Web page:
INA §§ 212, 213A 8 USCS § 1182, 1183a

Regulations: 8 C.F.R. § 212 22 C.F.R. §§ 40.1-40.301 INS Operations Instructions, FAM, etc. OI § 212, 9 FAM §§ 40.31-40.35; 40.61, 40.62

  • I-212, Application for Permission to Reapply for Admission into the United States After Deportation or Removal;
  • I-601, Application for Waiver of Ground of Excludability;

An alien seeking to enter the United States must generally be eligible for a particular immigrant or nonimmigrant visa classification and must not be inadmissable under any of the grounds listed in INA §Section 212(a), 8 U.S.C. §1182(a). The statute sets forth numerous grounds for inadmissability, several of which relate to criminal activity.

Aliens who are convicted of certain crimes or admit to having committed acts which constitute the essential elements of such crimes are inadmissable. A determination as to whether an alien is inadmissible must be made during each of the following immigration procedures:

1. application for a visa at a United States Consulate; 2. application for admission to the United States upon arrival at the port of entry; 3. administrative removal proceedings to determine whether alien should be removed premised on allegations that alien was actually inadmissible at the time of admission or adjustment of status to that of a lawful permanent resident; 4. inspection by immigration officer; 5. application by alien in the United States seeking adjustment to lawful permanent resident status 6. reentry into the United States by returning lawful permanent resident; 7. application for naturalization by lawful permanent resident required to show that original admission was lawful.

Crimes That Make An Alien Inadmissable

Crimes Involving Moral Turpitude

An alien who has been convicted of a crime involving moral turpitude or admits to having committed the crime or essential elements of the crime is inadmissable unless the crime was a purely political offense. INA §212(a)(2)(A)(I)(I); 8 U.S.C. §1182(a)(2)(A)(I)(I).

Conviction for a single offense of a crime involving moral turpitude will not make an alien inadmissable if the crime was committed when the alien was under eighteen years old and five years have passed since the alien was convicted or the alien's imposed confinement, if any, was completed. INA §212(a)(2)(A)(ii)(I), 8 U.S.C. §1182(a)(2)(A)(ii)(I).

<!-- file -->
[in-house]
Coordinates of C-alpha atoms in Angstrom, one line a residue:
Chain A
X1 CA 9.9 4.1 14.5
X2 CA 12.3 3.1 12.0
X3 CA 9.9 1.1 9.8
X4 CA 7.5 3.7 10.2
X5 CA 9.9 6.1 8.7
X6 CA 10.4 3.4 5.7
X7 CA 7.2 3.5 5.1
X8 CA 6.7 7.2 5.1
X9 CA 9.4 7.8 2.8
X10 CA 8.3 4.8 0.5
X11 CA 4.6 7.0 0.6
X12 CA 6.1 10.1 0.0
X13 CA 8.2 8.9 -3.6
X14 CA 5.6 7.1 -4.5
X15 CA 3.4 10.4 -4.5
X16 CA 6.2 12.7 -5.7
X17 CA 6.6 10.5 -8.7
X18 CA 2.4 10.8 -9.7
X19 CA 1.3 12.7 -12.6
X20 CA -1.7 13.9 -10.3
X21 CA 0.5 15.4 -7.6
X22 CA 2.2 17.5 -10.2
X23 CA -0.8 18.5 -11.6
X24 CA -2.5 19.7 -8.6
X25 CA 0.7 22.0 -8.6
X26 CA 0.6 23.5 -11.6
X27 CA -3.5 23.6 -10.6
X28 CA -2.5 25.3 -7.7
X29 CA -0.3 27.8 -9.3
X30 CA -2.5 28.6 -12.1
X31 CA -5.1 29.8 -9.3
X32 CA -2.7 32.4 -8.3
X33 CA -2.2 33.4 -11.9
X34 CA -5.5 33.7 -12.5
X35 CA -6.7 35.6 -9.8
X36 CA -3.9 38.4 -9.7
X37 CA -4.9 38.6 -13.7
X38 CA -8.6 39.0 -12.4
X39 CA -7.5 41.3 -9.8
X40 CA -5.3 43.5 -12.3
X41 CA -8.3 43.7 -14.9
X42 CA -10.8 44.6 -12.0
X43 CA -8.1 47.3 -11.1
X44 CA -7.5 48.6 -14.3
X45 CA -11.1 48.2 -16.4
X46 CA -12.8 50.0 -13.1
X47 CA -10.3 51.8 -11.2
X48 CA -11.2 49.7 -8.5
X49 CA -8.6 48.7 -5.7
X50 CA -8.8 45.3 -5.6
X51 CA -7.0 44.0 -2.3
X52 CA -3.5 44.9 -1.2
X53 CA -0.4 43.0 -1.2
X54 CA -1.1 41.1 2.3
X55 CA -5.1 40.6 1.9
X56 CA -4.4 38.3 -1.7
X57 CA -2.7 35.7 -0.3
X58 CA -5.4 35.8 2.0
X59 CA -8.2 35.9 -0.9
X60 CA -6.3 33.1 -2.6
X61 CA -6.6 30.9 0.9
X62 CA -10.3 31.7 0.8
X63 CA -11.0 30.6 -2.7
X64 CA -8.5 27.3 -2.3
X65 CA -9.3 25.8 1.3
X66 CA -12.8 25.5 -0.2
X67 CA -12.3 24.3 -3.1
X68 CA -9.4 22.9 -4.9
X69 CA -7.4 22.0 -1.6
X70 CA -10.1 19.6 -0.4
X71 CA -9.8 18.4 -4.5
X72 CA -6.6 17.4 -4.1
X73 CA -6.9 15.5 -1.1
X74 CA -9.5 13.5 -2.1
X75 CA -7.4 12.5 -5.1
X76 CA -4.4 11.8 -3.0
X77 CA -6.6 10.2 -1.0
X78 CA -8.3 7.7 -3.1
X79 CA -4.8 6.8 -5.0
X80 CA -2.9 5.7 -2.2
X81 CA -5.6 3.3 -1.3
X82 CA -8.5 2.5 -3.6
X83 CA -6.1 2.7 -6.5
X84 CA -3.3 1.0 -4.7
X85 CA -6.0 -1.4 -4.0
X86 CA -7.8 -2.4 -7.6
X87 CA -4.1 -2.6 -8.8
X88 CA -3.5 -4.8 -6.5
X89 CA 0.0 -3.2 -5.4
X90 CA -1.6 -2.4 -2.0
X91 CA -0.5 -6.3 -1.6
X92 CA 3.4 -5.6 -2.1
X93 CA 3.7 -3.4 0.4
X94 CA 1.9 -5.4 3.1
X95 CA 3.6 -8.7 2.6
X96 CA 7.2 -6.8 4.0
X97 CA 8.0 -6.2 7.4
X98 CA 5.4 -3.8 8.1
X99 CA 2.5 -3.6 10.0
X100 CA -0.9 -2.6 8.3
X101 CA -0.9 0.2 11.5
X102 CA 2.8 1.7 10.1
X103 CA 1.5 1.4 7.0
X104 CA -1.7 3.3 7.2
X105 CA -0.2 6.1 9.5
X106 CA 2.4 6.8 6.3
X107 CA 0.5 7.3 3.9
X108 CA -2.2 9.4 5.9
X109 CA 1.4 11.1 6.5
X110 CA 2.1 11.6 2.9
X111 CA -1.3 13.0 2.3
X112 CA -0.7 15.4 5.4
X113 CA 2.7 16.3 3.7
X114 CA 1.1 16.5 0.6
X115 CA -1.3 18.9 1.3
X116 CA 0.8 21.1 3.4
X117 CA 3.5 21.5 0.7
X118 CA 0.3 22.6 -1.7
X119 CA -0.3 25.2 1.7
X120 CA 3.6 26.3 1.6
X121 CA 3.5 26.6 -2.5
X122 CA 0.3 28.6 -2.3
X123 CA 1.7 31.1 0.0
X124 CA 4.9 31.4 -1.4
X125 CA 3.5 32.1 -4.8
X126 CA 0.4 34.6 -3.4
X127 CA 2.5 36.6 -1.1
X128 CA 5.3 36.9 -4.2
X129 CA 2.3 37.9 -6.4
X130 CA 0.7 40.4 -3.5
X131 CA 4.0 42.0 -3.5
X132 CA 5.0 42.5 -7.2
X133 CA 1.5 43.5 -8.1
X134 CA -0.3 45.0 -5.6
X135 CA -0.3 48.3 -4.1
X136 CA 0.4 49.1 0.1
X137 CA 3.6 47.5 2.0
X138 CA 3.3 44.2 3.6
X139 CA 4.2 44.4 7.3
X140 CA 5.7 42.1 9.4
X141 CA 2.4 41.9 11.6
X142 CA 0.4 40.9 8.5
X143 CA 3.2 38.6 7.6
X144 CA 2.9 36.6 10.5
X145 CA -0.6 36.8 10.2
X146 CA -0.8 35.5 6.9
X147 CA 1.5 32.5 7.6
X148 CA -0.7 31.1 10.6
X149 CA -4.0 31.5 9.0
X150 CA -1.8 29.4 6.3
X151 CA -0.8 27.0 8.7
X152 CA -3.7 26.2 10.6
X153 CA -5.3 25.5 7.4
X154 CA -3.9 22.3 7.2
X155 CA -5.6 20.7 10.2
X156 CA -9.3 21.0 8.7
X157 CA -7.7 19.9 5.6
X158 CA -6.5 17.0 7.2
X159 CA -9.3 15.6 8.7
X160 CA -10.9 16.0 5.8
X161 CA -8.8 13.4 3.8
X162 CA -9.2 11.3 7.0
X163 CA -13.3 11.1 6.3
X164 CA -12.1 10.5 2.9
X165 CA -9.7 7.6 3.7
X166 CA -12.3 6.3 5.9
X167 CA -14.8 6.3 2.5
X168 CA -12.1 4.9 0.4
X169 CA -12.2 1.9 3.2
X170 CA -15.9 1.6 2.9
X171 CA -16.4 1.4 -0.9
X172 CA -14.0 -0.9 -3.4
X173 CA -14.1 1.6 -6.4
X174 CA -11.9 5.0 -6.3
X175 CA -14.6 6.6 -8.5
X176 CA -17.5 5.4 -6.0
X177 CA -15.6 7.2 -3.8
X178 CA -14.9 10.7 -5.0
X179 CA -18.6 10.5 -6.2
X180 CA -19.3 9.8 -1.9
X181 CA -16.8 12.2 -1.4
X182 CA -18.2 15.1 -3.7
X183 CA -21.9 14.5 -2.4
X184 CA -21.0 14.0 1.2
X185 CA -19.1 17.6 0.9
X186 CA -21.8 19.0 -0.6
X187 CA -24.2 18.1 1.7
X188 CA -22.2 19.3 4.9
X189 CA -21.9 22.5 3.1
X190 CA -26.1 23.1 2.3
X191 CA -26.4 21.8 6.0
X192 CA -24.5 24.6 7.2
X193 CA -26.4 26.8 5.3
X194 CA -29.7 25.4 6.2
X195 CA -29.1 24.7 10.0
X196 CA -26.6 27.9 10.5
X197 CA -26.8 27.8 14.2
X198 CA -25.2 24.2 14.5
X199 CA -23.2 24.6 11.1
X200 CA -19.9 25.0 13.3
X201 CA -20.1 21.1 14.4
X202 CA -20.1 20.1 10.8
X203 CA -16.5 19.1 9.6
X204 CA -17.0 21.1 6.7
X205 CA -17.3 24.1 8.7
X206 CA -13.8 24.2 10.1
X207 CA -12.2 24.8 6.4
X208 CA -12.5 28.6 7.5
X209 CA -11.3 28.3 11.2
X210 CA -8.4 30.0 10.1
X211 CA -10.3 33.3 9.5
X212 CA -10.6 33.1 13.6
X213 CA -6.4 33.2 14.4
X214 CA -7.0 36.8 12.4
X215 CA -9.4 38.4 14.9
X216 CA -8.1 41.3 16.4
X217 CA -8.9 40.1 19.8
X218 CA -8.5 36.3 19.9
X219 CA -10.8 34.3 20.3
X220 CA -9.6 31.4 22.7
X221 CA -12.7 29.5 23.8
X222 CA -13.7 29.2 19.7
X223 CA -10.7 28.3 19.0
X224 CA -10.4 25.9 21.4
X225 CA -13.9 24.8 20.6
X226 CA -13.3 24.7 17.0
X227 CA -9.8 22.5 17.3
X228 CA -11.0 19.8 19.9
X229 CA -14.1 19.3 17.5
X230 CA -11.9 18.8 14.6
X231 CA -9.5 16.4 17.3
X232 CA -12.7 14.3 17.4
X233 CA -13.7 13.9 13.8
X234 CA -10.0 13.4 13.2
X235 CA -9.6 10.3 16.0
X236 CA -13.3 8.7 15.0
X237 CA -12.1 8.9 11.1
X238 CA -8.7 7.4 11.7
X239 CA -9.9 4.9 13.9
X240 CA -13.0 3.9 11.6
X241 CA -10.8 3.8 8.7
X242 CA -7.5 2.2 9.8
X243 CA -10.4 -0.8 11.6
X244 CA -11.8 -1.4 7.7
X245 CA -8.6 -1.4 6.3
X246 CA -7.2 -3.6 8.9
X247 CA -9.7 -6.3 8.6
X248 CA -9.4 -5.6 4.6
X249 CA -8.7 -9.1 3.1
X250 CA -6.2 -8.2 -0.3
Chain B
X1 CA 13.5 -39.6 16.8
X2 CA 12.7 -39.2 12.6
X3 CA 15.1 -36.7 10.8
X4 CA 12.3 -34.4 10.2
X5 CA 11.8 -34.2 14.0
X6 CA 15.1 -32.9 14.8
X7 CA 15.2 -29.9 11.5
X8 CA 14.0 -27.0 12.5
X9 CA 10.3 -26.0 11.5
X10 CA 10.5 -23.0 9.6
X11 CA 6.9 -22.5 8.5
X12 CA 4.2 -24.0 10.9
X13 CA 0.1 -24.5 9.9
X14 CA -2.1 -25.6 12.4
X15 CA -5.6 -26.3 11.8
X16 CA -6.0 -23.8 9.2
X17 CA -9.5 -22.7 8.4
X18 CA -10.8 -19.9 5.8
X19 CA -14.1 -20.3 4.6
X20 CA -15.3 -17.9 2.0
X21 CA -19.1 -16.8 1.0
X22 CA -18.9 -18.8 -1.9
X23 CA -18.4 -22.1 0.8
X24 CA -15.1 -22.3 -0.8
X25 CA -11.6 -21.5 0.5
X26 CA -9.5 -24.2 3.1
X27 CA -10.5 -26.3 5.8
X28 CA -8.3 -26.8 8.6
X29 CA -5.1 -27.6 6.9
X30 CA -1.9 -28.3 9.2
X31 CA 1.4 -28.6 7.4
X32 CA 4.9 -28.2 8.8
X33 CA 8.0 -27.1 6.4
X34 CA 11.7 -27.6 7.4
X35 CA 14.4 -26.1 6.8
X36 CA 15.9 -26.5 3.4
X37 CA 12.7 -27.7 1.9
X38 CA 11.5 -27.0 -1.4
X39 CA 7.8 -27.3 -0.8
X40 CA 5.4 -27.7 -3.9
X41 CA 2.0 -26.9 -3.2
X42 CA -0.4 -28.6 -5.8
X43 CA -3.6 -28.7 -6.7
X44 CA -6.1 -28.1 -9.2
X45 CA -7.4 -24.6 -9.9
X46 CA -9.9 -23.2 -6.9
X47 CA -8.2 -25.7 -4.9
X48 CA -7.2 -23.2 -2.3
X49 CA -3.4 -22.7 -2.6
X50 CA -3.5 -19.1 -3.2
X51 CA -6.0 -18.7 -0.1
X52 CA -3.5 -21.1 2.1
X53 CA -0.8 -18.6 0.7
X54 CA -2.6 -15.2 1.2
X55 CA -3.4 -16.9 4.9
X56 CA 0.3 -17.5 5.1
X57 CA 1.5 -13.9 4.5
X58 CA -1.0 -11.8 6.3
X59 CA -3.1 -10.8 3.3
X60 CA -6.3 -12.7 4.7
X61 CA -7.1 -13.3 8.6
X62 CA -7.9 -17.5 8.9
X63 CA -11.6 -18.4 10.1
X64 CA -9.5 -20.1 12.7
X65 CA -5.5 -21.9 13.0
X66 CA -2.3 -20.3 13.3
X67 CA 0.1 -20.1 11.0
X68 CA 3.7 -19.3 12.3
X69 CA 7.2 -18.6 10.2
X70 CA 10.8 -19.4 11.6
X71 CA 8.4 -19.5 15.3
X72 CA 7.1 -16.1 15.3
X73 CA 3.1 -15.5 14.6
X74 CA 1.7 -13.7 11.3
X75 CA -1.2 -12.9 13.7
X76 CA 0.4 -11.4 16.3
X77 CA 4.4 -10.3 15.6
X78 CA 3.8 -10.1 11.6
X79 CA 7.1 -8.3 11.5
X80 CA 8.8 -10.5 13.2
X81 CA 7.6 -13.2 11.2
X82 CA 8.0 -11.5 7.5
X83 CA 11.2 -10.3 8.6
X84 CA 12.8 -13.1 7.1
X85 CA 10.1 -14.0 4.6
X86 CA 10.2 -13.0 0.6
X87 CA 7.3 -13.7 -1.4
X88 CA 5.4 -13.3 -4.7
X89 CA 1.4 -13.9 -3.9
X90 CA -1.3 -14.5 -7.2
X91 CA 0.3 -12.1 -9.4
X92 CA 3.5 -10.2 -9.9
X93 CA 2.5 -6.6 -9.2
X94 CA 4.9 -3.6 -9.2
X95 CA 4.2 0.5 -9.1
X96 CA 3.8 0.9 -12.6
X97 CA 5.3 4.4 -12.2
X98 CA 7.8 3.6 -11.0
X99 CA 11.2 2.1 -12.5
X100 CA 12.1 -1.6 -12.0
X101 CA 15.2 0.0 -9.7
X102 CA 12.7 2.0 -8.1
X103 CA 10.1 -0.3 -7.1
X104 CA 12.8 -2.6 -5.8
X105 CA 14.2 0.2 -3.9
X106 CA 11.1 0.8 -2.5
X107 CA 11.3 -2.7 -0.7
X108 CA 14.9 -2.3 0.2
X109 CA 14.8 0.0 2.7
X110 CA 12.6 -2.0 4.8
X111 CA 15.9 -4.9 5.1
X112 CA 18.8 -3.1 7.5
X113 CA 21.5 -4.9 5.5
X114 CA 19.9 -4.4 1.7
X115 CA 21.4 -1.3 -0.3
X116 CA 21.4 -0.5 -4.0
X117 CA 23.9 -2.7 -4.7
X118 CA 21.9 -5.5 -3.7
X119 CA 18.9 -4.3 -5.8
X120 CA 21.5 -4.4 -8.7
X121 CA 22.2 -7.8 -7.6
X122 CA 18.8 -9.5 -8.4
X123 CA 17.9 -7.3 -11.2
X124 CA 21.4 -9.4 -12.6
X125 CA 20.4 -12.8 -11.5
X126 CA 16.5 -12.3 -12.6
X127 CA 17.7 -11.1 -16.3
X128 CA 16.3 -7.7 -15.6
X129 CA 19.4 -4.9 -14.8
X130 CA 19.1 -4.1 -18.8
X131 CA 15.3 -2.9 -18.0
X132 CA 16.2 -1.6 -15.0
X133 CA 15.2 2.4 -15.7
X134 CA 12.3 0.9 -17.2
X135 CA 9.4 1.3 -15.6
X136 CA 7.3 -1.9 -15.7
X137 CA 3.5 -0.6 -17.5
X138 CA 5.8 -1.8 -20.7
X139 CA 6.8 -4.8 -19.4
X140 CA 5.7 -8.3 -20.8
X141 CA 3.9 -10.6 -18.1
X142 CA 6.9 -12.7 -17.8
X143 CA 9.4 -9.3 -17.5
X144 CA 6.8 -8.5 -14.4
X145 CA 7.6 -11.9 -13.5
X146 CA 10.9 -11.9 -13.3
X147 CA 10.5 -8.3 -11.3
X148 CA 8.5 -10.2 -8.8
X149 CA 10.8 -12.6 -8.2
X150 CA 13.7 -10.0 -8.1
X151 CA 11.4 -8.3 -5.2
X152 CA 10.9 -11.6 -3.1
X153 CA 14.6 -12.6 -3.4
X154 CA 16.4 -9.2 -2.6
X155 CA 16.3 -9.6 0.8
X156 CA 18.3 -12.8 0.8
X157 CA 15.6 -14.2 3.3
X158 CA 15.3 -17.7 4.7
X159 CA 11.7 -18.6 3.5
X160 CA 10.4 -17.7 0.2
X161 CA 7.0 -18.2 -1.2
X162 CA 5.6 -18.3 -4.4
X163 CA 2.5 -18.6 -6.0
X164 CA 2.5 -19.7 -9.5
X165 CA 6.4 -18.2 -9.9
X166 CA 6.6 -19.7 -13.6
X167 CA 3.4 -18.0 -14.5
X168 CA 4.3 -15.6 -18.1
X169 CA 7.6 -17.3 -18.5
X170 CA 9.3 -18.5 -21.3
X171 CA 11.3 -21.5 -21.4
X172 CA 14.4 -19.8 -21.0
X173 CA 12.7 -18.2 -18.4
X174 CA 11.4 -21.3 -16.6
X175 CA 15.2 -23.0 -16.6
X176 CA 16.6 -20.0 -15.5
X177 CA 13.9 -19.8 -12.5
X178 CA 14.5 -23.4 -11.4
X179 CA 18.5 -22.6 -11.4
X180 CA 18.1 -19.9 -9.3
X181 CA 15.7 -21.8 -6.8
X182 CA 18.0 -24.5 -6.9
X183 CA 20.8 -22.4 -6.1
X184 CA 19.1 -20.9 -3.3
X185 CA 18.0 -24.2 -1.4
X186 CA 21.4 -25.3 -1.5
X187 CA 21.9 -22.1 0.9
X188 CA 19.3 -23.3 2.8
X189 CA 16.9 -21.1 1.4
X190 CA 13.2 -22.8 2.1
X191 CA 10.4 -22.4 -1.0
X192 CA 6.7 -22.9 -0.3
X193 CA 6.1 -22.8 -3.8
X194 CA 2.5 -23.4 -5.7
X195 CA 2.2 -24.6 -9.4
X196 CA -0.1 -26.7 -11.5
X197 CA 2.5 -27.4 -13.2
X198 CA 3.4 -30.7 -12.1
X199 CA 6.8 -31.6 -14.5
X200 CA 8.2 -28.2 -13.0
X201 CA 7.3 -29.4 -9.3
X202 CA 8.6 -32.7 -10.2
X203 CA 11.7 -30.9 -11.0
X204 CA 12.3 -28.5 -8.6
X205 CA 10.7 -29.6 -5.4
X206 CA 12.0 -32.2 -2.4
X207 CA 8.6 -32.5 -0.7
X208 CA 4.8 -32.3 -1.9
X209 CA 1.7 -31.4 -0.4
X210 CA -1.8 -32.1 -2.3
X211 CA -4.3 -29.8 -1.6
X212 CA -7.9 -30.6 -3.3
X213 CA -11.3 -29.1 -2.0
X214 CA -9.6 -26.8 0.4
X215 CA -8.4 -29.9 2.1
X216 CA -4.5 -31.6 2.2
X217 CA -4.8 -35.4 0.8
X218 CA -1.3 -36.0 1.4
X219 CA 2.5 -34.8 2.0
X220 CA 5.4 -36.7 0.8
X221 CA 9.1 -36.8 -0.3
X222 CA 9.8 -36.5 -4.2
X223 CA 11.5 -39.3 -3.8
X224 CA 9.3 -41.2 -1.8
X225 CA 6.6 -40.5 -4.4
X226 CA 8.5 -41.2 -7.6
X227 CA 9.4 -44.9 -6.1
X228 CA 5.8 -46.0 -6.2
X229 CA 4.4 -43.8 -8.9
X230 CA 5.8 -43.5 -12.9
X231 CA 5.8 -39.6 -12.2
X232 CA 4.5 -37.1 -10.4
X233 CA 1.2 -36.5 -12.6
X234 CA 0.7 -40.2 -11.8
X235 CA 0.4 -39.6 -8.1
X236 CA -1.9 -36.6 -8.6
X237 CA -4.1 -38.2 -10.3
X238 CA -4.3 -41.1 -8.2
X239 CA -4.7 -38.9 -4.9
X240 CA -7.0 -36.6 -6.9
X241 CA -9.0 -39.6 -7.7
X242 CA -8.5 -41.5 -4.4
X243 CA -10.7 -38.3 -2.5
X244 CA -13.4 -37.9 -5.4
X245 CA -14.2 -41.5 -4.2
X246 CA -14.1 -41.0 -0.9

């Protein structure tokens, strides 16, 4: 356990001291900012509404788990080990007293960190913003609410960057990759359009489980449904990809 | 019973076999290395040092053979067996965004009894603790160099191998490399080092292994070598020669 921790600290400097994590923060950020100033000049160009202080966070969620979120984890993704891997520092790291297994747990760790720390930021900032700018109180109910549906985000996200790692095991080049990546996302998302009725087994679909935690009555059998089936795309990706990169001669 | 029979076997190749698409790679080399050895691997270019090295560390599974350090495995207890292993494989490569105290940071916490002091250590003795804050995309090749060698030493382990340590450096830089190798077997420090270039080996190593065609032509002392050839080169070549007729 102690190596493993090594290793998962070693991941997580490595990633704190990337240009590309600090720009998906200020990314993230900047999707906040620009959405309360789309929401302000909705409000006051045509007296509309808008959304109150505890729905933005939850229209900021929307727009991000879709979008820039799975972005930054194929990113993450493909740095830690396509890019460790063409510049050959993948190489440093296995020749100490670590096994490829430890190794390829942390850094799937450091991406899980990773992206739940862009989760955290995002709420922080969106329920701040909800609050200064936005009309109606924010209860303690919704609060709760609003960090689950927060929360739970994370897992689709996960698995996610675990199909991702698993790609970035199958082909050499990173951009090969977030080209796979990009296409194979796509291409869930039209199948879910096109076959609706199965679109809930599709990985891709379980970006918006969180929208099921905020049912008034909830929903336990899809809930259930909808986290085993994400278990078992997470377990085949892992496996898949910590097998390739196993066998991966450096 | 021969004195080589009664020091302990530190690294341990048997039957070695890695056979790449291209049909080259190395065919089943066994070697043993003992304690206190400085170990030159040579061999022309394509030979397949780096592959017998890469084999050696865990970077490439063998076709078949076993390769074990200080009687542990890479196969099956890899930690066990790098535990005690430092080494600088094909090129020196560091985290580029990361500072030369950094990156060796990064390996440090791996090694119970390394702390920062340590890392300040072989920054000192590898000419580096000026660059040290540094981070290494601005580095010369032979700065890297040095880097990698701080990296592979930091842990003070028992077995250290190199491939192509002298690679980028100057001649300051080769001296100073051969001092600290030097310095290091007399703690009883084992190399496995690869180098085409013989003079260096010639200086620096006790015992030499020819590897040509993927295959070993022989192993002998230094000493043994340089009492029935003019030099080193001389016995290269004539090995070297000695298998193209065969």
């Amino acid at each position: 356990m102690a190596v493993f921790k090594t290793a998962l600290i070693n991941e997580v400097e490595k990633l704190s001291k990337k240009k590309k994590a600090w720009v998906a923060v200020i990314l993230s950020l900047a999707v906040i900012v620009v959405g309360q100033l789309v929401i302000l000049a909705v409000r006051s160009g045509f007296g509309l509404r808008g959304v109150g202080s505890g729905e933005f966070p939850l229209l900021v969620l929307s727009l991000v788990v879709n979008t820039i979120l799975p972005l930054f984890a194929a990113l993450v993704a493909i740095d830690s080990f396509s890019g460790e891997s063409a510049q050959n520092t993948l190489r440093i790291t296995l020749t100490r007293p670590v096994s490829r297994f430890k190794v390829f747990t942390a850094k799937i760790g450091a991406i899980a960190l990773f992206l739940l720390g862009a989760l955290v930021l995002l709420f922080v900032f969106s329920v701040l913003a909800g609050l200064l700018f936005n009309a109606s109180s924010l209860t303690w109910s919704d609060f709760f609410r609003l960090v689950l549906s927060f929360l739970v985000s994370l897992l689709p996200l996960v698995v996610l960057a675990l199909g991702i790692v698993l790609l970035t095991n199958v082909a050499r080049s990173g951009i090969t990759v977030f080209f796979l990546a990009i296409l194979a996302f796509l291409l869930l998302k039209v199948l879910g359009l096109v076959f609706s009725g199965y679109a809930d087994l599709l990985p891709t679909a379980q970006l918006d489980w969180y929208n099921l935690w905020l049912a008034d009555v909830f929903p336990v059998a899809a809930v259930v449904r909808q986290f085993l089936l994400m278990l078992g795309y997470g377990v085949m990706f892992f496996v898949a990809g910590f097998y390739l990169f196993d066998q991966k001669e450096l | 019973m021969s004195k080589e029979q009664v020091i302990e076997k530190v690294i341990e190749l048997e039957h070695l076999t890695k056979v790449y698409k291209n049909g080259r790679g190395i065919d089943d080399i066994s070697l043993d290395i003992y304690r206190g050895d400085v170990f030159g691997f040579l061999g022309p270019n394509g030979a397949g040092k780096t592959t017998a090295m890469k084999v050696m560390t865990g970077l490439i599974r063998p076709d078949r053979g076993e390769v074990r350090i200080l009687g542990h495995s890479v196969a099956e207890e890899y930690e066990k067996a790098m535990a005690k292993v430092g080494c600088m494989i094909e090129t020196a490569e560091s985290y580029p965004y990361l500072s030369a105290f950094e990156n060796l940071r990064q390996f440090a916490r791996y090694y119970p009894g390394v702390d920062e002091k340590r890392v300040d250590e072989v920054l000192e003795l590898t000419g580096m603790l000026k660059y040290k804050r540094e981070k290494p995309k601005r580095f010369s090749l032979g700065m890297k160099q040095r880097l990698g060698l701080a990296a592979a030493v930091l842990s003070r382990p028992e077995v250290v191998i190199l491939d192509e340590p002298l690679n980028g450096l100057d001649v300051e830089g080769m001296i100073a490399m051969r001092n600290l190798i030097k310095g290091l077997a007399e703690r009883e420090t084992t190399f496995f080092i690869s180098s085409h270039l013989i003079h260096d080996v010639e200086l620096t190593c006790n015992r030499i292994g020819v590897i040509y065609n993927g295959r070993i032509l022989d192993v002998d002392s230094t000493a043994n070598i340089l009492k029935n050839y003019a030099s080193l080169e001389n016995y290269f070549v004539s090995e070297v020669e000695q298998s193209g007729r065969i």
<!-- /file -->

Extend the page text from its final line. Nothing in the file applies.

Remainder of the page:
Similarly, a single offense will not serve as the basis for inadmissability if the maximum penalty possible for the crime does not exceed one year and the alien is not sentenced to imprisonment for more than six months. INA §212(a)(2)(A)(ii)(II), 8 USC §1182(a)(2)(A)(ii)(II).

Multiple Criminal Convictions

An alien who has been convicted of two or more offenses, other than purely political offenses, regardless of whether the offenses included moral turpitude, is inadmissable if the aggregate sentences to confinement actually imposed were five years or more. INA §212(a)(2)(B), 8 U.S.C. §1182(a)(2)(B). The final sentence imposed is critical because the actual time served in confinement is not relevant under this section. Fonseca-Leite v. INS, 961 F2d 60 (5th Cir. 1992).

Under INA § 212(a)(10) [former 8 USCS § 1182(a)(10)], the actual time spent in confinement is irrelevant, and where the alien was sentenced to two consecutive 3-year periods of confinement, 6 years was the aggregate sentences to confinement actually opposed, and the fact that a portion of the 6 years was suspended, did not change the essential and basic fact that the alien was subjected to a prison sentence in excess of 5 years on his two offenses, in spite of the fact that he was actually confined for just over two years. Fonseca-Leite v INS (1992, CA5) 961 F2d 60.

Followed by In re Esposito, 1995 BIA LEXIS 5, 21 I. & N. Dec. 1, 14 Immigr. Cas. Rep. B1-45, I. & N. Dec. Interim No. 3243, Int. Dec. No. 3243 (B.I.A. 1995) For purposes of section 212(a)(10) of the Immigration and Nationality Act, 8 U.S.C. § 1182(a)(10) (1988), and its successor provision at section 212(a)(2)(B) of the Act, 8 U.S.C. § 1182(a)(2)(B) (Supp. V 1993), a sentence is "actually imposed" where a criminal court suspends the execution of a sentence, but no sentence is "actually imposed" where the imposition of sentence is suspended. Matter of Castro, 19 I&N Dec. 692 (1988), followed.

Matter of Castro, 19 I&N Dec. 692 (BIA 1988), the BIA found that when a court imposes a sentence but suspends execution of that sentence, the sentence is "actually imposed" for purposes of section 212(a)(9) of the Act even though probation may also be granted.

Former section 212(a)(9) of the Act was revised and redesignated as sections 212(a)(2)(A)(i)(I) and (II) of the Act. The phrases "sentence actually imposed" in section 212(a)(9) and "sentences to confinement actually imposed" in section 212(a)(10) appeared in the Act, at the same time, in successive paragraphs, and relate to the same object and subject matter. No substantive change was made in revising and redesignating section 212(a)(10) as section 212(a)(2)(B). Castro is equally applicable to section 212(a)(2)(B).

The Board of Immigration Appeals has held that concurrent sentences are not aggregate sentences. In re Fernandez, 14 I&N Dec. 24 (BIA 1972).

Alien who was convicted on two counts of transporting forged securities and was sentenced to concurrent 3-year term of imprisonment on each count, although excludable under former 8 USCS § 1182(a)(9), was not excludable under former 8 USCS § 1182(a)(10) authorizing exclusion of alien convicted of 2 or more offenses for which aggregate sentences to confinement actually imposed were 5 years or more, since aggregate sentence actually imposed, for purposes of § 1182(a)(10), was three years. In re Fernandez (1972, BIA) 14 I & N Dec 24.

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